The Eye of the Xenos: Insights on Greece from an outsider

Richard Pine offers frank pieces on his adopted land and its habit of planning its past

Richard Pine: The picture he draws of nepotism and corruption   suggests a deep-rooted Greek malaise.

Richard Pine: The picture he draws of nepotism and corruption suggests a deep-rooted Greek malaise.

Sat, Jul 10, 2021, 06:00

   
 

Book Title:
The Eye of the Xenos: Letters about Greece

ISBN-13:
978-1527567962

Author:
Richard Pine with Vera Konidari

Publisher:
Cambridge Scholars Publishing

Guideline Price:
£61.99

Richard Pine is well known to readers of this paper for his lively series of columns about life in Greece. Director of the Durrell Library of Corfu, he has also published widely on Lawrence Durrell’s writings, as well as on Irish theatre, notably the works of Wilde and Friel.

English by origin, he is a graduate of RTÉ as well as TCD and for the past 20 years a full-time resident of Corfu. He is passionately engaged with the life of the island and the wider Greek world. Nonetheless he proudly claims the identification of “xenos”, foreigner or outsider, and uses this vantage to deliver a frank commentary on his adopted country. There is probably a salty Greek expression for the English euphemism “candid friend”, which would fit him closely too.

In 2015 Pine published Greece through Irish Eyes, and his new collection again pinpoints ostensible similarities between the two countries: a history of struggles for independence from the resented domination of a larger neighbour; a traumatic memory of civil war; a frontier issue (in Greece’s case with Macedonia) that will not go away.

Both countries have been subjected to condescending and prejudiced national cliches (Pine is very good on the “Balkanist” inventions of imperialist writers such as John Buchan). More subtly, there are cultural assonances in both countries’ approach to history, story-telling and dramatic enactments – immortalised in Theo Angelopoulos’s great film The Travelling Players, where the 20th-century Greek experience is expressed through the story of an itinerant acting company, constantly attempting to achieve a finished performance.

Austerity culture

But Pine is equally attuned to the ways in which Greece and Ireland differ. Though both countries suffered the infliction of “austerity” measures after the economic crash, Greece’s condition has remained critical. “Austerity”, Pine remarks, was a way of life in Greece before the word acquired its recent connotations: “first, the austerity of the landscape, climate and geography; second, the facts of history imposing a subsistence existence on the vast majority of the people; and third, the economic conditions under which its ‘independence’ has been conducted”.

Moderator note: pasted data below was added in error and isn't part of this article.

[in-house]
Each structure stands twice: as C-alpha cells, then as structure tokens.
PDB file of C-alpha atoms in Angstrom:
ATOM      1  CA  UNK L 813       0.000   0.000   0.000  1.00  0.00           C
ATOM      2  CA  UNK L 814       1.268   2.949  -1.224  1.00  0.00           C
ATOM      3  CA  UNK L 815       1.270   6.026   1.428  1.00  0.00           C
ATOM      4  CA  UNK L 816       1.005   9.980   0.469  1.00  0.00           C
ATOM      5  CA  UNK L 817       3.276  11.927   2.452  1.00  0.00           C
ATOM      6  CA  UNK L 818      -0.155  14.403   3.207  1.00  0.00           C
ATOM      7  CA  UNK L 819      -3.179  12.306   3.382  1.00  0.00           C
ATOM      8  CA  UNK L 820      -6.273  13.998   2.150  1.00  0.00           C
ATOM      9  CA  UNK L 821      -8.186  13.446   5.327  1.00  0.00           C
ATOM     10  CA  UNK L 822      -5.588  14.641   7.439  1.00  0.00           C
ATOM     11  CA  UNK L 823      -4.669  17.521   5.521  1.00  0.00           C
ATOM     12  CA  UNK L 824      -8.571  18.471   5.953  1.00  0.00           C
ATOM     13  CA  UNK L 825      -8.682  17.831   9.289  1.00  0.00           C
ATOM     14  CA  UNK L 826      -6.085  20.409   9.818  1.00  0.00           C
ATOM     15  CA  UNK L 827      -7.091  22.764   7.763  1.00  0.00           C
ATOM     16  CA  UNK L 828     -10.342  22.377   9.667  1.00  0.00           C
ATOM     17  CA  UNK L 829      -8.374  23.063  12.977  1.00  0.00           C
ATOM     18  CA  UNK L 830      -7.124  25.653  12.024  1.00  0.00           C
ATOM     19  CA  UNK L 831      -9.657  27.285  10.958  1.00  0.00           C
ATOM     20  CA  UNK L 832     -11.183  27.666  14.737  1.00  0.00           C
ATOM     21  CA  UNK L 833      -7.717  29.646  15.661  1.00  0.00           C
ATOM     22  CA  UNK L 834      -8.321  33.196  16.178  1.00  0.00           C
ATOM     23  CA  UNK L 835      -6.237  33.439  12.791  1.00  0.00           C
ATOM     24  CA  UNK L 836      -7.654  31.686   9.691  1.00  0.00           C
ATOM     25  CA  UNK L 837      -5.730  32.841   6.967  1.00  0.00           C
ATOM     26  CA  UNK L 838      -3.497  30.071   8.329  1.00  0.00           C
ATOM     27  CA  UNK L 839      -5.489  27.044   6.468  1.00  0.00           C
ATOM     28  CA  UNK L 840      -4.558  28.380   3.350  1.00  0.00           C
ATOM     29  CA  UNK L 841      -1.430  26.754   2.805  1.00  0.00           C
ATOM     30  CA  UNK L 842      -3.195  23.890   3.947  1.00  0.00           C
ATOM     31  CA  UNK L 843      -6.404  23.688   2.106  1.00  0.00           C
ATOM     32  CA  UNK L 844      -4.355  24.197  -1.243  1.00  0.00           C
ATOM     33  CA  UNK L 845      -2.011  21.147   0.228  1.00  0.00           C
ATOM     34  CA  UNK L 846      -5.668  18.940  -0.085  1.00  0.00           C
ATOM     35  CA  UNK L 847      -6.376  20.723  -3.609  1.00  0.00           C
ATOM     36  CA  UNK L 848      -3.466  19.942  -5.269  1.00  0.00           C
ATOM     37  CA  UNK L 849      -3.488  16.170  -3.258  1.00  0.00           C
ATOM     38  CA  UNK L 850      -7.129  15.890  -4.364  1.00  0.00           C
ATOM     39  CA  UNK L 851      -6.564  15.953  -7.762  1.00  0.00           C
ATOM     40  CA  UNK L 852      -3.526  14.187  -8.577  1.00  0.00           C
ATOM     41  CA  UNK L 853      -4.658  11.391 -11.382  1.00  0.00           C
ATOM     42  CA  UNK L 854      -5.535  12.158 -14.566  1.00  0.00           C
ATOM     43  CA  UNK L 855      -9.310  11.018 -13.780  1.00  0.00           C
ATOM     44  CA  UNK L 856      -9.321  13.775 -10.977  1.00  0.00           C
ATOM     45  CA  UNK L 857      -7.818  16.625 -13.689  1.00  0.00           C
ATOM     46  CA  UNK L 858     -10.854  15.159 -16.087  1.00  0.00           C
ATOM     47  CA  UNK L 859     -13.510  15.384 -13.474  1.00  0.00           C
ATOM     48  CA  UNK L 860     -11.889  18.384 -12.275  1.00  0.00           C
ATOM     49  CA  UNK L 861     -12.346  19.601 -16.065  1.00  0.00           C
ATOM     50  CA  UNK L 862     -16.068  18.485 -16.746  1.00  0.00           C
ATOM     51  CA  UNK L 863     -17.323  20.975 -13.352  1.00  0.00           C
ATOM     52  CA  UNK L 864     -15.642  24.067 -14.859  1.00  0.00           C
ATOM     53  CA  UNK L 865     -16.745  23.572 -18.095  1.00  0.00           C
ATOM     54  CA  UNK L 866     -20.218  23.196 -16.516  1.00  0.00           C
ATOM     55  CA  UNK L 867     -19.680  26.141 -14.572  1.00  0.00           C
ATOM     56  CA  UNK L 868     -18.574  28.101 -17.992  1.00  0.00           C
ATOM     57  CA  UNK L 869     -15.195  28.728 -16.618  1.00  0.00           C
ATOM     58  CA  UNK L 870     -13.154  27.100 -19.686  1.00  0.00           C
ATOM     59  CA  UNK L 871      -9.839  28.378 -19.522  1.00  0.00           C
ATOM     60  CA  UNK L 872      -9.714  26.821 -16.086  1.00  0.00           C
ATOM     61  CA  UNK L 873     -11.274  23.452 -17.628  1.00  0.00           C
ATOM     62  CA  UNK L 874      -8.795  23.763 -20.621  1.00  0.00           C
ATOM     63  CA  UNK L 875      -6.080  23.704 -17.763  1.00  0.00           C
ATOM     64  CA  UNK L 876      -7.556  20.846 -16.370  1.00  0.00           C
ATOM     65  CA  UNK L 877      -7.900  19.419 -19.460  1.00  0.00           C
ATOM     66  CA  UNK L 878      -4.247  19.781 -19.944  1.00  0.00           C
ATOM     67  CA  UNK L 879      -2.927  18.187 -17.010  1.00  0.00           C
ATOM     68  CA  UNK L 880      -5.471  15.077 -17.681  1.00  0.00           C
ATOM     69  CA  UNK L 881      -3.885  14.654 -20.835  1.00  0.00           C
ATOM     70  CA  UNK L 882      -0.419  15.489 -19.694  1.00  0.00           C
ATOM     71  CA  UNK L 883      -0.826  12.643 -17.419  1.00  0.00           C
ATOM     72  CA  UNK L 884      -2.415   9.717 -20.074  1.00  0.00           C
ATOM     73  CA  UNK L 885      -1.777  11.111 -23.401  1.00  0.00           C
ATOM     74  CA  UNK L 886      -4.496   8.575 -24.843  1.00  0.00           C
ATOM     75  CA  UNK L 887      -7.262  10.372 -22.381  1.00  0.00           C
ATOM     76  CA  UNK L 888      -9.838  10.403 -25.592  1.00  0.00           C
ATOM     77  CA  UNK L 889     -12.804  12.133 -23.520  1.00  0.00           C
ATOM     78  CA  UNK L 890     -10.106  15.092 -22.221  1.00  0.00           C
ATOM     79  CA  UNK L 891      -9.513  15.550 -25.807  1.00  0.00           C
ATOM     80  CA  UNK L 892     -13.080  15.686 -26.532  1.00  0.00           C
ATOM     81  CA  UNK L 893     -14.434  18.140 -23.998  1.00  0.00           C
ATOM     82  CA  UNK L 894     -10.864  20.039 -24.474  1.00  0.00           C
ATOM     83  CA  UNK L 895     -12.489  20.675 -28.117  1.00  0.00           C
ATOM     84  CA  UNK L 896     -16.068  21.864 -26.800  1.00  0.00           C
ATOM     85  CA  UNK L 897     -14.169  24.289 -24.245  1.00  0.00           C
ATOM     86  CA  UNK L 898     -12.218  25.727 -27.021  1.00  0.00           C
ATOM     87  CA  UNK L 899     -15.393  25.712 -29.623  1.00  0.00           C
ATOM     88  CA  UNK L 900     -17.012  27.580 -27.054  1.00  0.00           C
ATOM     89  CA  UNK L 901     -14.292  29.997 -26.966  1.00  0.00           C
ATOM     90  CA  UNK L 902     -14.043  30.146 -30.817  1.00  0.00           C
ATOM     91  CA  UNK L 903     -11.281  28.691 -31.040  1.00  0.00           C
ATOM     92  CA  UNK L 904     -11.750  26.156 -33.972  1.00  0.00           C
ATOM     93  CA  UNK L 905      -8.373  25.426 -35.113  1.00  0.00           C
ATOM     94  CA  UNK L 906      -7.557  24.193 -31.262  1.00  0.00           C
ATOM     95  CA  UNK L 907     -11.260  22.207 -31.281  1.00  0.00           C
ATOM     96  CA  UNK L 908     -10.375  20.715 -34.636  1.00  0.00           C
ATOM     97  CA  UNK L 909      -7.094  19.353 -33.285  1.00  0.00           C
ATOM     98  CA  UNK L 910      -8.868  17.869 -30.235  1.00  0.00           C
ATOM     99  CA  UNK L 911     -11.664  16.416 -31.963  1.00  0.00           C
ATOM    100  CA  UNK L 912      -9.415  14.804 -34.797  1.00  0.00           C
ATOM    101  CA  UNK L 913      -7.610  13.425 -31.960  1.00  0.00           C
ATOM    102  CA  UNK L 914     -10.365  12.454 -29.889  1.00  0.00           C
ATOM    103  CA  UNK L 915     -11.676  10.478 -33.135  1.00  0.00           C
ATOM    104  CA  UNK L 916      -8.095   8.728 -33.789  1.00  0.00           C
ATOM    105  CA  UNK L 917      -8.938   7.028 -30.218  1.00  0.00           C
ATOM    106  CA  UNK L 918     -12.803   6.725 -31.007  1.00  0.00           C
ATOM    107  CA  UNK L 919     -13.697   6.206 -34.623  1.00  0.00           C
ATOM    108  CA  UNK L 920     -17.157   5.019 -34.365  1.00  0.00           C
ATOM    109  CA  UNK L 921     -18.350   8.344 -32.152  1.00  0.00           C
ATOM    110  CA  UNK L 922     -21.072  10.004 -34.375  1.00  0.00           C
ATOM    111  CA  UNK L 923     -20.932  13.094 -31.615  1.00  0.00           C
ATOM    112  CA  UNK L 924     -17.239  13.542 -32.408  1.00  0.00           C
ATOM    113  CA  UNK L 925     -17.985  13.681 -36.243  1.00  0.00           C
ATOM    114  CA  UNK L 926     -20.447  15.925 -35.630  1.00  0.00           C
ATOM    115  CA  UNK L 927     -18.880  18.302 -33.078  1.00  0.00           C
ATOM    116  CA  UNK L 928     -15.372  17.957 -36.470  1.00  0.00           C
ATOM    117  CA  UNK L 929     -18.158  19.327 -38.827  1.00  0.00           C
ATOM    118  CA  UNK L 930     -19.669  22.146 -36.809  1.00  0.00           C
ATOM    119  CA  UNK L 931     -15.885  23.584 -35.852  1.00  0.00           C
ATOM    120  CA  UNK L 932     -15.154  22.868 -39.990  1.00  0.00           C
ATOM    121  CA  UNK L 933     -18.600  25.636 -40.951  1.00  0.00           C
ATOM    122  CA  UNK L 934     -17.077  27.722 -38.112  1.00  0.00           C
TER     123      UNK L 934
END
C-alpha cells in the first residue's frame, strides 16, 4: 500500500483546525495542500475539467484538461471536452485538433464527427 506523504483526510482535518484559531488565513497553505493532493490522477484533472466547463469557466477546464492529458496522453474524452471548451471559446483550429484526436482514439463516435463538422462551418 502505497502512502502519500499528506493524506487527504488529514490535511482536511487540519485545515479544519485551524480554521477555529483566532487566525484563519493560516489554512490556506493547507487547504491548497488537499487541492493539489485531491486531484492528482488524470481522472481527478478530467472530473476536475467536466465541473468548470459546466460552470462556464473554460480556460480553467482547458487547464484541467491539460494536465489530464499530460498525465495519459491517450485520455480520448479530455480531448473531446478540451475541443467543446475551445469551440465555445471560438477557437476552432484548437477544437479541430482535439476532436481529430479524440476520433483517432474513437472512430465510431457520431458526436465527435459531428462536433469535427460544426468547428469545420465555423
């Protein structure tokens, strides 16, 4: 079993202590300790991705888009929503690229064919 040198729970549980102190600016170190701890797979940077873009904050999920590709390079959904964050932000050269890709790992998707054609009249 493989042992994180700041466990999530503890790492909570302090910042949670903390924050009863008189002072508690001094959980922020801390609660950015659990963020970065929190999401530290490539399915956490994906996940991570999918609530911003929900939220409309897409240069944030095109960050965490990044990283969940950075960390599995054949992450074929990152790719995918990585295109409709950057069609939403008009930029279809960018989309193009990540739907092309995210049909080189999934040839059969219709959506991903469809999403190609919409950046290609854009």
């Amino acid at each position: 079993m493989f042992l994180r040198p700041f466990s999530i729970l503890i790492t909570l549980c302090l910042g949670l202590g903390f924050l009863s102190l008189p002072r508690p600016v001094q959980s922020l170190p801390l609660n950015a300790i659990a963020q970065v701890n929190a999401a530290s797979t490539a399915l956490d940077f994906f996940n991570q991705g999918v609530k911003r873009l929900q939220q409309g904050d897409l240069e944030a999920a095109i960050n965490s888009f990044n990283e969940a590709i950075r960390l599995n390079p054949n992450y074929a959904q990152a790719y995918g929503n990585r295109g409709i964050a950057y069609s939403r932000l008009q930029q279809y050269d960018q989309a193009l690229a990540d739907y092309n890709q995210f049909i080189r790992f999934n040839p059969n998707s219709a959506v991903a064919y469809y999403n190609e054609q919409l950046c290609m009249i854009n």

Politics after the crisis have not, mercifully, enabled an Irish party to emerge equivalent to the neo-fascist Golden Dawn in Greece. Ireland does not suffer the kind of diplomatic and territorial aggression inflicted by Erdogan’s Turkey. And Ireland has not been faced, like Greece, with the devastating impact of wave upon wave of refugees bringing unbearable pressure to bear upon the country’s fragile economy and ecosystems.

While tourism and the exploitation of a beautiful landscape (a preoccupation of Pine’s) is vital to both countries, in Ireland this is part of the economy, not – as in Greece – a devouring presence at the centre. And while criticism can be levelled at aspects of Ireland’s public services, the picture Pine draws of the nepotism and corruption to be found in – inter alia – political appointments, public broadcasting, museums and the pervasive black economy suggests a deep-rooted Greek malaise.

Step too far

Self-criticism is not just the privilege of the xenos, and Pine quotes some astringent Greek commentators who are equally caustic about their country’s continuing crisis. One of these, the novelist Vangelis Hatziyannidis, sardonically refers to the Greek tendency to “spend more time planning the past than planning the future”.

It is a phrase that stays in the mind. The last section of the book reprints (in Greek and English) Pine’s columns for the Greek journal Kathemerini, including those which led to the termination of his contract, when he denounced controversial plans to “develop” an unspoiled peninsula in Corfu and made too-frank connections to the political interests backing it. The xenos had gone a step too far.

But his argument holds good that, “though the Greek people allowed an incomplete and inadequate system to evolve . . . it is in their everyday culture that their strength lies”. For all his fierce critique of the troika’s policy towards Greece after the crash, and his dislike of the “megalithic” aspects of today’s EU, Pine’s sensibility is intrinsically European.

And by a sad irony, the catastrophe of Brexit has underlined his outsider status, since despite long residence in both Ireland and Greece, he is burdened with that new liability in Europe, a UK passport. As Boris Johnson’s England shrinks into a self-parodic and corrupt backwater, fantasising about delusional “sovereignty” and a long-gone imperial role, “planning the past” has become a syndrome more relevant to Richard Pine’s country of origin than those he has so imaginatively adopted and interpreted.

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